Proposed Rural Needs Bill must deliver: UFU

UFU annual meeting at Greenmount. Picture: Cliff Donaldson
UFU annual meeting at Greenmount. Picture: Cliff Donaldson

The UFU has told the agriculture and rural development (ARD) committee at Stormont that the proposed Rural Needs bill is a “welcome proposal” but has warned MLAs of the need to make sure it delivers for rural areas.

UFU president, Ian Marshall, described the aims of the Bill as positive and long overdue. “A lot of government policy decisions have severely and negatively impacted rural areas. In the pursuit of cost savings, rural areas often come out worst,” he said, citing as examples the closure of rural schools and the centralisation of services.

“A lot of damage has been done and we hope the new Bill will help redress this,” he said. Mr Marshall warned that while imposing a statutory duty on those developing or implementing public policies was a positive step, he said it could only deliver if “rural”was clearly defined.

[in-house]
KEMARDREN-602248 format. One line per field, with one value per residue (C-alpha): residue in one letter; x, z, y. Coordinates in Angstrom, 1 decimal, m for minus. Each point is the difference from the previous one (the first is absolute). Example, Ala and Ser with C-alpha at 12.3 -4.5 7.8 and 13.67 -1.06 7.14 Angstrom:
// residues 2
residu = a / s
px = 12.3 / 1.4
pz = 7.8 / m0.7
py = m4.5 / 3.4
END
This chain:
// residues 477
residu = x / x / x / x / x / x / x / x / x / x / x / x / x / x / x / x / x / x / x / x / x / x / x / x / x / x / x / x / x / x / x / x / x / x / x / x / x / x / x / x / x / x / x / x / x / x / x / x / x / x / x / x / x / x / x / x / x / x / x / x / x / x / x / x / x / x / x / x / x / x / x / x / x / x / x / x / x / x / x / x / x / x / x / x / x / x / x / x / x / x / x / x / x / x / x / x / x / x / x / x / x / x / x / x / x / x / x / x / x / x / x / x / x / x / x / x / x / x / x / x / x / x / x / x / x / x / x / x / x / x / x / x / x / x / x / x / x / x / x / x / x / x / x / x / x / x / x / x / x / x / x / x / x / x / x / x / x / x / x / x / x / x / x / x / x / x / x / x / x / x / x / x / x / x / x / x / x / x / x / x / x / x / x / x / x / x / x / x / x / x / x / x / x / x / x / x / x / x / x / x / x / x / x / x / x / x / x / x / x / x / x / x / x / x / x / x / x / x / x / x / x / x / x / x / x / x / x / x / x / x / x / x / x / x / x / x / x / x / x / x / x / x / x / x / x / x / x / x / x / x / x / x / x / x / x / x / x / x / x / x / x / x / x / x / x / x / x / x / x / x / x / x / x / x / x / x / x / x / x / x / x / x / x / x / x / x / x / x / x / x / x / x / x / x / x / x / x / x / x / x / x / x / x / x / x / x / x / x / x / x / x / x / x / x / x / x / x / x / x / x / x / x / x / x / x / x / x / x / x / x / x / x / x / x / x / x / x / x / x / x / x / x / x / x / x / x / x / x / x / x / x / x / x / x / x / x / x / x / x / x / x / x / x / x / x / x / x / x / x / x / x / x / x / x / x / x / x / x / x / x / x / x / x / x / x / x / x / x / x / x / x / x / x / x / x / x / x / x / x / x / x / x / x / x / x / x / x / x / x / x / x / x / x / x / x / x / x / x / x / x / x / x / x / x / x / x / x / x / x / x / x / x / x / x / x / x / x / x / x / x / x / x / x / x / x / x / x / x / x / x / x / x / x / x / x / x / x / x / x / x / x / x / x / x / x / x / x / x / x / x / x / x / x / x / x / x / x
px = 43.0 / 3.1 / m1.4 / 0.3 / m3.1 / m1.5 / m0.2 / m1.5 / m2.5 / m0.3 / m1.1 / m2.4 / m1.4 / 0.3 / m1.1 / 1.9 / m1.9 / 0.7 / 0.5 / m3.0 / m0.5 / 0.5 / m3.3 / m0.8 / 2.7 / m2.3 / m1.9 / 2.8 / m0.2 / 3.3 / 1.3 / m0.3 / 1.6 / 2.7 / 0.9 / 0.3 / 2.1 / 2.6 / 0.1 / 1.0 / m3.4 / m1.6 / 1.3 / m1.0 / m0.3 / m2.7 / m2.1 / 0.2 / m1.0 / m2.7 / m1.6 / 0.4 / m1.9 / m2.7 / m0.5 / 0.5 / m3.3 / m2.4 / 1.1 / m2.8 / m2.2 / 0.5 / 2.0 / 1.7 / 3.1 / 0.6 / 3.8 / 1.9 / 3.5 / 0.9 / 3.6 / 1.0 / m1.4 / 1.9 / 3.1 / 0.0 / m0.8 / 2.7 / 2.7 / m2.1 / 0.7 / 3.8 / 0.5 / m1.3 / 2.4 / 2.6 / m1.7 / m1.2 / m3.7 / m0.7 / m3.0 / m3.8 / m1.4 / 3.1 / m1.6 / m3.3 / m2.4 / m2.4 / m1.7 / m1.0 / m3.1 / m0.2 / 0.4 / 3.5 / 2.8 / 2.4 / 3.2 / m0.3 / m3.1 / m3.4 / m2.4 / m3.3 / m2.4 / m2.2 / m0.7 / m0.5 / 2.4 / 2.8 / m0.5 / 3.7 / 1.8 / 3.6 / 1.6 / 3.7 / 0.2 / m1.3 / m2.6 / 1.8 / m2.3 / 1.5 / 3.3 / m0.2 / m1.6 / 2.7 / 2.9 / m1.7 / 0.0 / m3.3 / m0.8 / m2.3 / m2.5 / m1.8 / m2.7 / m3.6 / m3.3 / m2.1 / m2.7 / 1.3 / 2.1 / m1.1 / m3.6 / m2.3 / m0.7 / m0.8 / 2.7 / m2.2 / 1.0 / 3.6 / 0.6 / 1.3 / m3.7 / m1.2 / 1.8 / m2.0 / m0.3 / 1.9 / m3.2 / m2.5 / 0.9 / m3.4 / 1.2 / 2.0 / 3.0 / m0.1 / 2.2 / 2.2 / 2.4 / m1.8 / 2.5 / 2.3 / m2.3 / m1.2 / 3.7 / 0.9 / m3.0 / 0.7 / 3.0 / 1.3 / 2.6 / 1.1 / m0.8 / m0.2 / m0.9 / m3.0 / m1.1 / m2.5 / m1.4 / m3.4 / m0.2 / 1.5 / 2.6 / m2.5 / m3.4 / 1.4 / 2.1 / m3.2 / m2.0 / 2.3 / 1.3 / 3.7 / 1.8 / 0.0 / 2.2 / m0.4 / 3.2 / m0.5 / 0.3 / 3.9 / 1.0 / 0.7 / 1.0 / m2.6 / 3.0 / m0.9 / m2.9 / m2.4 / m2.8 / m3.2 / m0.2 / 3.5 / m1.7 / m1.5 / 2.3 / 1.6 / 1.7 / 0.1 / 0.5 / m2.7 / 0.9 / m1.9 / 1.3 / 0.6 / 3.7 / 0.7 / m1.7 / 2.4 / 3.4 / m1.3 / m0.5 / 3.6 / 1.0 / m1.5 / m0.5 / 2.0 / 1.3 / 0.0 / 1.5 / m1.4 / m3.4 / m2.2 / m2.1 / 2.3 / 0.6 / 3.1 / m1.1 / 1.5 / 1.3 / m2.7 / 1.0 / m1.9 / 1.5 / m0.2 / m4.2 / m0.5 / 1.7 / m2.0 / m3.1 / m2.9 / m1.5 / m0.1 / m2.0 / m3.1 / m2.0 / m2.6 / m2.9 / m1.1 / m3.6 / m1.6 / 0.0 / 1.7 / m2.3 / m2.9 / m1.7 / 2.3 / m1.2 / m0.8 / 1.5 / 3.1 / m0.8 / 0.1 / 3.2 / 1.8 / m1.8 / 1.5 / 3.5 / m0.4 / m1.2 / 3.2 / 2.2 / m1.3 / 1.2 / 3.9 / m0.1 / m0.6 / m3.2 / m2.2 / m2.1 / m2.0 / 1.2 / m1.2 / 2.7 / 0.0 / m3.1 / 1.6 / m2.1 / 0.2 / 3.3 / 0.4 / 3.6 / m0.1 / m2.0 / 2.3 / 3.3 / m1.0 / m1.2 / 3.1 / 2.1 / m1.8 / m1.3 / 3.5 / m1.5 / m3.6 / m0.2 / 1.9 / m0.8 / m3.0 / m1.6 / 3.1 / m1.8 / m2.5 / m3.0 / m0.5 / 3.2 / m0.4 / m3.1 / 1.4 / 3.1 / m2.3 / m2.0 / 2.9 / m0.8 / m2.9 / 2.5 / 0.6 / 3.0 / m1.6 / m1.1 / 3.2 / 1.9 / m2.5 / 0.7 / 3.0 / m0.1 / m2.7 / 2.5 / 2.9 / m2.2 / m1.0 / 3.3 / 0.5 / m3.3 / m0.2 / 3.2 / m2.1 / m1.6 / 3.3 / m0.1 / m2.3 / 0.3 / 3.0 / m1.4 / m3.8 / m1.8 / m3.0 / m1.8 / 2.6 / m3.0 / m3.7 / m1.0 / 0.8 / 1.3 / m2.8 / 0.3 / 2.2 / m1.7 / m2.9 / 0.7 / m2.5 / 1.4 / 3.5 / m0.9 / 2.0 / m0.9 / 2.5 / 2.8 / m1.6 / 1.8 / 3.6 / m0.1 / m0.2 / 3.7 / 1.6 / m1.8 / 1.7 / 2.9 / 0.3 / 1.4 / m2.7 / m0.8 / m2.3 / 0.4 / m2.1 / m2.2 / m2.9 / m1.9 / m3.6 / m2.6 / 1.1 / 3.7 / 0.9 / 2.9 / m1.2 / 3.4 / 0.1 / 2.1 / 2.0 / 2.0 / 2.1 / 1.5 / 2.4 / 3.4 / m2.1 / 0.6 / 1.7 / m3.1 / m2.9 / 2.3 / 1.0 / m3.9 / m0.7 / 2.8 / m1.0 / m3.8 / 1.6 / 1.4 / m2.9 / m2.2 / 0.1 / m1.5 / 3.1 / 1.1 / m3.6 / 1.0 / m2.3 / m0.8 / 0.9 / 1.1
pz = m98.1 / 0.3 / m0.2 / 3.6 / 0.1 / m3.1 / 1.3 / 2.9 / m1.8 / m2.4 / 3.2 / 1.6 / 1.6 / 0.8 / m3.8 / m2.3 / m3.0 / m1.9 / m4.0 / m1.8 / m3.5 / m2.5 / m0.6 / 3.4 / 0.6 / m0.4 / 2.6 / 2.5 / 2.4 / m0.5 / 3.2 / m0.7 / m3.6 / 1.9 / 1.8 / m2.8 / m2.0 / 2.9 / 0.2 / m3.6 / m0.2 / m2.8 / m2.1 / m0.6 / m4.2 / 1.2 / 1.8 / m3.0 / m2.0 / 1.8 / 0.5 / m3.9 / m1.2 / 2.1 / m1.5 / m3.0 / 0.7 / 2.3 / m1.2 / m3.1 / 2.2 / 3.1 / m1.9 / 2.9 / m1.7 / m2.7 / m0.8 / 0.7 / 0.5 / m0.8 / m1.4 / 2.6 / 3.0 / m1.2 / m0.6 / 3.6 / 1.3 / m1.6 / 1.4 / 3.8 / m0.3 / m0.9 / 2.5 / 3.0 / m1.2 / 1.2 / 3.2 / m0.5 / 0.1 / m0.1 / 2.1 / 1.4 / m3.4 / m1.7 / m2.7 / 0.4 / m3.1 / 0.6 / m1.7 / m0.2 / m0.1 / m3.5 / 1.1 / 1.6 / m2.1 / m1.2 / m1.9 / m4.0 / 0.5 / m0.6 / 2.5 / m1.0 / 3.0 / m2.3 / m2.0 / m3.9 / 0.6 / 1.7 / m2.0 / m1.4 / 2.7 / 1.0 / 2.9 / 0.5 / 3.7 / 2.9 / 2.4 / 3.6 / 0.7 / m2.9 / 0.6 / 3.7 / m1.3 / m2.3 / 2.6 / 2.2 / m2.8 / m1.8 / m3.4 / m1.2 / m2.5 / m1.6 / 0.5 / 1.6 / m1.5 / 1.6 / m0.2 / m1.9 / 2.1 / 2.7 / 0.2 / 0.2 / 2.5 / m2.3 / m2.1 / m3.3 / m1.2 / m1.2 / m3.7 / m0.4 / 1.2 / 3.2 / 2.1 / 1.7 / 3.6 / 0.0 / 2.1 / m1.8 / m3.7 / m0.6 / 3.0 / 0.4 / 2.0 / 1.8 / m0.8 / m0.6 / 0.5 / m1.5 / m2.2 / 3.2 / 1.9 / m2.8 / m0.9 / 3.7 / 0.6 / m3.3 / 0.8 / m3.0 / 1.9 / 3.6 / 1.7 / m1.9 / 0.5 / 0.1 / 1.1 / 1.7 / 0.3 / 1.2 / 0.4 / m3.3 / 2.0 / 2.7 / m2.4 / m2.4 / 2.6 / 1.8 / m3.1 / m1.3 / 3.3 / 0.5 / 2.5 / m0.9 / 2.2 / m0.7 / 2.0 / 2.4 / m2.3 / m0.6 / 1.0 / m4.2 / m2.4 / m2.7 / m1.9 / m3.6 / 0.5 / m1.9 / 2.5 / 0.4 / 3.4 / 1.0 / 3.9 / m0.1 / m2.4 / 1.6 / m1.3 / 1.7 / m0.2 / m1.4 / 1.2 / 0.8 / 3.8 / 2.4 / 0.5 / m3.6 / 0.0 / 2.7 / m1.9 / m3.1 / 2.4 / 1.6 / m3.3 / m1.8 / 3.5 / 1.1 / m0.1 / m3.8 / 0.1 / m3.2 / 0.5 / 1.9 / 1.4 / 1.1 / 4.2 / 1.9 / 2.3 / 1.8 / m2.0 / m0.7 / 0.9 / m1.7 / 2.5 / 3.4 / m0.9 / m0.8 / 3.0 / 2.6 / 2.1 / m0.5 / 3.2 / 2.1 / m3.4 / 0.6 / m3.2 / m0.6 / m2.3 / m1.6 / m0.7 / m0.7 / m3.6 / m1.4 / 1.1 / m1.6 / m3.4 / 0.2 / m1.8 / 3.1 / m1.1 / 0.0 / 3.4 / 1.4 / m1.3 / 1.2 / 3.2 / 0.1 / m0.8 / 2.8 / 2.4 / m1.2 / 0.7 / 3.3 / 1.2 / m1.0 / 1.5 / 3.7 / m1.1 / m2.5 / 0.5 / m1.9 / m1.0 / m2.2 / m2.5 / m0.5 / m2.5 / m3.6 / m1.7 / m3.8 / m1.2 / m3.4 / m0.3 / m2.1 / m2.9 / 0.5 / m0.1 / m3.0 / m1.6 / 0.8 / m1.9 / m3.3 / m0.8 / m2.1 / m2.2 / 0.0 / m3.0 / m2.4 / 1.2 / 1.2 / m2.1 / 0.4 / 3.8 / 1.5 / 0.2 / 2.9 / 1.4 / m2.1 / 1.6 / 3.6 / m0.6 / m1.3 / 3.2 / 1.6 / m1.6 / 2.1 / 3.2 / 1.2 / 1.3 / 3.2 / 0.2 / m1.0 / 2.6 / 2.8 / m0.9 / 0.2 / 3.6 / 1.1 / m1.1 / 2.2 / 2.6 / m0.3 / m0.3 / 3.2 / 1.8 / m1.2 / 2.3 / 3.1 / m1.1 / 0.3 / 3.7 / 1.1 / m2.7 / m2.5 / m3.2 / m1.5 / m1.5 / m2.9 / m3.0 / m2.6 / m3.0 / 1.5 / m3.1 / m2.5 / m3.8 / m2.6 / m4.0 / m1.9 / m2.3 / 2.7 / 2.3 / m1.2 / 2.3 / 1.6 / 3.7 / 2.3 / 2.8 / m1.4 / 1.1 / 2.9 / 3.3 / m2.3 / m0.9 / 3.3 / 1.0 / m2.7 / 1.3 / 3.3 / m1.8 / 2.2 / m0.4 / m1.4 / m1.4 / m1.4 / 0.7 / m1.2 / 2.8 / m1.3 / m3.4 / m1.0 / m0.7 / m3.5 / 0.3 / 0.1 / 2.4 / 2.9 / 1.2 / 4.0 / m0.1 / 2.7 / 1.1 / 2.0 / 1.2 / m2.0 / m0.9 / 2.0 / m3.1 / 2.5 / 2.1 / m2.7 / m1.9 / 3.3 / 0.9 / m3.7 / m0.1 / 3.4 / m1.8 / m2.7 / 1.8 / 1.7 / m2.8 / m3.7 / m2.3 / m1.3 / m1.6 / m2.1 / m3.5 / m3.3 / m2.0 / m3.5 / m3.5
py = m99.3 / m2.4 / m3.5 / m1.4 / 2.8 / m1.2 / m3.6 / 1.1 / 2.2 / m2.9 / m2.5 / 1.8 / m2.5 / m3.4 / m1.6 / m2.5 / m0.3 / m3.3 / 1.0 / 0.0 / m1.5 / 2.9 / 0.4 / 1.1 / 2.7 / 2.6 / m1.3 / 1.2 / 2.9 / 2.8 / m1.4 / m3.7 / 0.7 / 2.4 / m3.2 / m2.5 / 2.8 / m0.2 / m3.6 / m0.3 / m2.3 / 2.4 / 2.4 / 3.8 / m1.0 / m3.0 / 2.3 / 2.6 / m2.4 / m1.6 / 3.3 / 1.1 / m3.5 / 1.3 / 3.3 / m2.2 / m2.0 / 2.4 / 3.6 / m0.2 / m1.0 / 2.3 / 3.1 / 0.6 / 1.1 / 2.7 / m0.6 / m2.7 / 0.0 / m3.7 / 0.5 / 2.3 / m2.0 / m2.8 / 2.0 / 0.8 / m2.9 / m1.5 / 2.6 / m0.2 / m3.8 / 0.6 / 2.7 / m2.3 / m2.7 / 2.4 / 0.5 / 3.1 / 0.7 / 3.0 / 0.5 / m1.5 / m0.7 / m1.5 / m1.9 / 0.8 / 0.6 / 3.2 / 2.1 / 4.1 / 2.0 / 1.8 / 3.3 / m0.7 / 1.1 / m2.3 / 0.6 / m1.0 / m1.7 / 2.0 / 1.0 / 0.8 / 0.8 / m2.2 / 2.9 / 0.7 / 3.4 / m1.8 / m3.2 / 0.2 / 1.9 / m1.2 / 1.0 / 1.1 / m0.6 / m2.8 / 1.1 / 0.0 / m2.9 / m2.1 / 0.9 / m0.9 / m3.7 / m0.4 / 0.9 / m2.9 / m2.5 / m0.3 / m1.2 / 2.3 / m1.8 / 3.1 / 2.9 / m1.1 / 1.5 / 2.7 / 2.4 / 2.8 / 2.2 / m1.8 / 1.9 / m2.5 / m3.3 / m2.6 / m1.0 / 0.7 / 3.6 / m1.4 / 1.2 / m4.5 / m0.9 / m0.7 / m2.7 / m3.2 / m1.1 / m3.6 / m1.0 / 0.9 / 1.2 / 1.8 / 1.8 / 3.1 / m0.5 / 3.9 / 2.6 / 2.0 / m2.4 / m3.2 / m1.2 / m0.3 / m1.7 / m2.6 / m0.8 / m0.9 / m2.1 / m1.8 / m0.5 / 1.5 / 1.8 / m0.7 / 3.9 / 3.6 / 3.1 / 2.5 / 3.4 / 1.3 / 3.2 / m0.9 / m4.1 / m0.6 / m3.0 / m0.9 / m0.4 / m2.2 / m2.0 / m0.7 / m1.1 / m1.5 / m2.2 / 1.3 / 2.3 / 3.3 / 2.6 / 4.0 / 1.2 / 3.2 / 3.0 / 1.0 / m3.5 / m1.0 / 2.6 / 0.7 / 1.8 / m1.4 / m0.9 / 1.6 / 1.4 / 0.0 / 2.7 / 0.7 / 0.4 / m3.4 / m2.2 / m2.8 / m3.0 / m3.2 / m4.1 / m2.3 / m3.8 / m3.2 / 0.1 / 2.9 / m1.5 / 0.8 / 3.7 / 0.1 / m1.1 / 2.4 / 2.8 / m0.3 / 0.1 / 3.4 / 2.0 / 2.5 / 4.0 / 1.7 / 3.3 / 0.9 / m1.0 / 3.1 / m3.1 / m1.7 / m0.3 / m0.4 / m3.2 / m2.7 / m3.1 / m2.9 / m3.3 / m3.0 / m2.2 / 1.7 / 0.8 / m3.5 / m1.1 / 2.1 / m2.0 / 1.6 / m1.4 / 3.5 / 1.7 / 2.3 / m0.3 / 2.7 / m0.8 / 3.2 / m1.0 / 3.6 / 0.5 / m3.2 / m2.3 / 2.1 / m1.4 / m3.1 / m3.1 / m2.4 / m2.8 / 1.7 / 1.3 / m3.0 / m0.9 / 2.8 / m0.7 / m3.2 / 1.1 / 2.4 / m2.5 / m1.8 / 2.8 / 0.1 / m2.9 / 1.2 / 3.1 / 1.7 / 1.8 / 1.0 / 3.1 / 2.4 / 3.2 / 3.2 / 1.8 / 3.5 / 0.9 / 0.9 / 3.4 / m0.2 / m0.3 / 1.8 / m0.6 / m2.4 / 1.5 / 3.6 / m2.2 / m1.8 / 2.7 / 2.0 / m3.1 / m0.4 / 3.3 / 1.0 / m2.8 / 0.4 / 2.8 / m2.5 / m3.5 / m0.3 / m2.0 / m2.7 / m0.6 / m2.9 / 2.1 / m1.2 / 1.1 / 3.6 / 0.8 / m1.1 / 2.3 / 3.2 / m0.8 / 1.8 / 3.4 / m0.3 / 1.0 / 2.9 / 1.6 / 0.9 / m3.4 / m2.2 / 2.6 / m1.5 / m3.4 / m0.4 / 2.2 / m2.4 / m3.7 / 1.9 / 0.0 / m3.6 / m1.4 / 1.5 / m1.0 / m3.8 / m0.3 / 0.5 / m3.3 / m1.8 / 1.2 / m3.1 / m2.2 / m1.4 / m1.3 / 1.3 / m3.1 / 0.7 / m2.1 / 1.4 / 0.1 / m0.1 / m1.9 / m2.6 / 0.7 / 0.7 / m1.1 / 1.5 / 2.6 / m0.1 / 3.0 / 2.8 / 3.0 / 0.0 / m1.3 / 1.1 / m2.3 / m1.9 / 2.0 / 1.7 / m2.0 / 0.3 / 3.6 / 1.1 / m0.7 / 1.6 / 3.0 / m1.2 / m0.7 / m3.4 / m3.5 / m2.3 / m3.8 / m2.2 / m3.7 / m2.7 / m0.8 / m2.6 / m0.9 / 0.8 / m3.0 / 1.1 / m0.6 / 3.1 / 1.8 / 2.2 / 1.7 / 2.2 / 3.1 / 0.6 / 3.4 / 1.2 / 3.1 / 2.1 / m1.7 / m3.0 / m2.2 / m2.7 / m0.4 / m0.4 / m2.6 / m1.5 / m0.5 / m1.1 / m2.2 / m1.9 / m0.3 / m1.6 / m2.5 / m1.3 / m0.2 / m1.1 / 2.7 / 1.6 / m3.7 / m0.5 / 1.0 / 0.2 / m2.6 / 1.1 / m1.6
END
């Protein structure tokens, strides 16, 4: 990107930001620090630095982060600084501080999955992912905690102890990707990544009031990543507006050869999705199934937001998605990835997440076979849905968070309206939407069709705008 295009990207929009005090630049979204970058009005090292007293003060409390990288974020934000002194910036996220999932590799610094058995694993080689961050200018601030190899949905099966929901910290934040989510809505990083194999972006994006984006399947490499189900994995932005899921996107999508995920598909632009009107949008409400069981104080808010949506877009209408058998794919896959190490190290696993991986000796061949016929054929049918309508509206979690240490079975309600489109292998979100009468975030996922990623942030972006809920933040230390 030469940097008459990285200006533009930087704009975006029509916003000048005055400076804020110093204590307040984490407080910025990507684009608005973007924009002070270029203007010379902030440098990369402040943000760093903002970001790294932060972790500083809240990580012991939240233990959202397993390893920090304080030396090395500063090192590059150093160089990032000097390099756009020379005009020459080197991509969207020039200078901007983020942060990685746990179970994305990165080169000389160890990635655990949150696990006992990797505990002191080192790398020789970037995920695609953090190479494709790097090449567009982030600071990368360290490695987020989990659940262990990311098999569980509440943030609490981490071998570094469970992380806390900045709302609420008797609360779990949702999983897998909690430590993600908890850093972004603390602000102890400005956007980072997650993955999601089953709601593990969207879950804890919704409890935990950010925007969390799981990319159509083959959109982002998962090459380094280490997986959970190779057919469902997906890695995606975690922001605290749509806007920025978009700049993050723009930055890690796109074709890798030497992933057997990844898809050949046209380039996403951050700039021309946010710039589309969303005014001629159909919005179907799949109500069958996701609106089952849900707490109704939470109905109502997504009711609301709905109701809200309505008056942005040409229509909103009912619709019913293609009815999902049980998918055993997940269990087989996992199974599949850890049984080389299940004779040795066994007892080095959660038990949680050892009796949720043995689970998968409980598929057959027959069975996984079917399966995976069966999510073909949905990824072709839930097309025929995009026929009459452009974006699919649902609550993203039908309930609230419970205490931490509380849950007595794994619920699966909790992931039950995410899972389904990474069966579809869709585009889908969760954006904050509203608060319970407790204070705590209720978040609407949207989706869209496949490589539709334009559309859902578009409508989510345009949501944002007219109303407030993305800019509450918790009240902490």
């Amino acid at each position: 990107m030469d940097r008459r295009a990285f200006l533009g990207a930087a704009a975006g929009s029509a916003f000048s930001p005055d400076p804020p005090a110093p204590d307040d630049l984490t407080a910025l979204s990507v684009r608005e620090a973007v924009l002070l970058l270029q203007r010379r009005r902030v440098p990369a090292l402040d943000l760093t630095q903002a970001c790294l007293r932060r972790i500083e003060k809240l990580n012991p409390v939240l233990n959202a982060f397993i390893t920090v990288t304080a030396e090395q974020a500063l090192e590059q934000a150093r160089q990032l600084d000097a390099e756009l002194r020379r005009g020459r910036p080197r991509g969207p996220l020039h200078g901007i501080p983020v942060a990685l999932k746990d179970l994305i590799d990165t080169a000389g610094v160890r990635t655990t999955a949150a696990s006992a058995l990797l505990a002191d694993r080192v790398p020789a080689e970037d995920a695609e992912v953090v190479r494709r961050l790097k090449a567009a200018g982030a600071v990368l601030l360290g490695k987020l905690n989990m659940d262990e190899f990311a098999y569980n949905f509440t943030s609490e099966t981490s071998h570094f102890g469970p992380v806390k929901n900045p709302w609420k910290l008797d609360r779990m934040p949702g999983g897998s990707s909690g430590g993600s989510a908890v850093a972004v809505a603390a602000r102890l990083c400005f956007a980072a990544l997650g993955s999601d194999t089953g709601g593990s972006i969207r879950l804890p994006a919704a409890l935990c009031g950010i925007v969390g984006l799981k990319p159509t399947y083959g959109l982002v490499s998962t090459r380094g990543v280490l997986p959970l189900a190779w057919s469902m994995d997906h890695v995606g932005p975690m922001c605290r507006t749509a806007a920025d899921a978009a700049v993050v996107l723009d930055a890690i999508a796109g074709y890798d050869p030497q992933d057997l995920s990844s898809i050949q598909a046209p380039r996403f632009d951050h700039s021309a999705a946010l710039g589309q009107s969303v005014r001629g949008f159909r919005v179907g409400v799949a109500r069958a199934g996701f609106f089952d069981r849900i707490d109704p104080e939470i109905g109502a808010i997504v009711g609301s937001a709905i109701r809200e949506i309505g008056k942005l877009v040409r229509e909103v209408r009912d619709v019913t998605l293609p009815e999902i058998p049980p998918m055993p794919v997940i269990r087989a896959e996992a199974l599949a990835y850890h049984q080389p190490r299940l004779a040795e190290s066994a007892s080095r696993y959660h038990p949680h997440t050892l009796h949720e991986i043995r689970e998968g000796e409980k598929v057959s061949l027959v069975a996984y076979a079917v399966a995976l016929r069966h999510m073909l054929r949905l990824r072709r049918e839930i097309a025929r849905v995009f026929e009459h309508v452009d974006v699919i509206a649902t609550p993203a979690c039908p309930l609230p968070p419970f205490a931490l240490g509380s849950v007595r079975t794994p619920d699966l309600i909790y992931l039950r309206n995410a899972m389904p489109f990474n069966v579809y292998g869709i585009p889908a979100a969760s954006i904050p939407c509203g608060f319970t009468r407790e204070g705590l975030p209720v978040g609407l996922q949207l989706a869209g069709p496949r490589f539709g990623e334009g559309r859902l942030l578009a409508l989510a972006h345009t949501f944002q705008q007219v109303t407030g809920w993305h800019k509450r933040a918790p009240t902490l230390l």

“Consideration of rural needs must be factored in at the outset and not just as a screening exercise.”

The proposed bill places a duty on DARD to prepare an annual report to the assembly.

“While the UFU believe this degree of monitoring is meaningful it is still unclear where accountability will lie,” Mr Marshall said.

The UFU told MLAs it believes some areas of the Bill are too vague and offer insufficient clarity for public bodies.

“This could make the Bill’s application ineffective, which would do little to deliver the ultimate goal. We want a Bill that sees the needs of rural areas considered as part of the decision making process, rather than what now happens, when these needs are an afterthought, or tick box exercise,” he added.

Despite this concern about issues that need to be ironed out the UFU says that overall the Bill is a “positive development” for rural dwellers.

“We support it in principal but feel it should be strengthened before it is finalised. Done correctly, this Bill would help ensure more equitable treatment for rural areas, which is badly needed across Northern Ireland,” Mr Marshall said.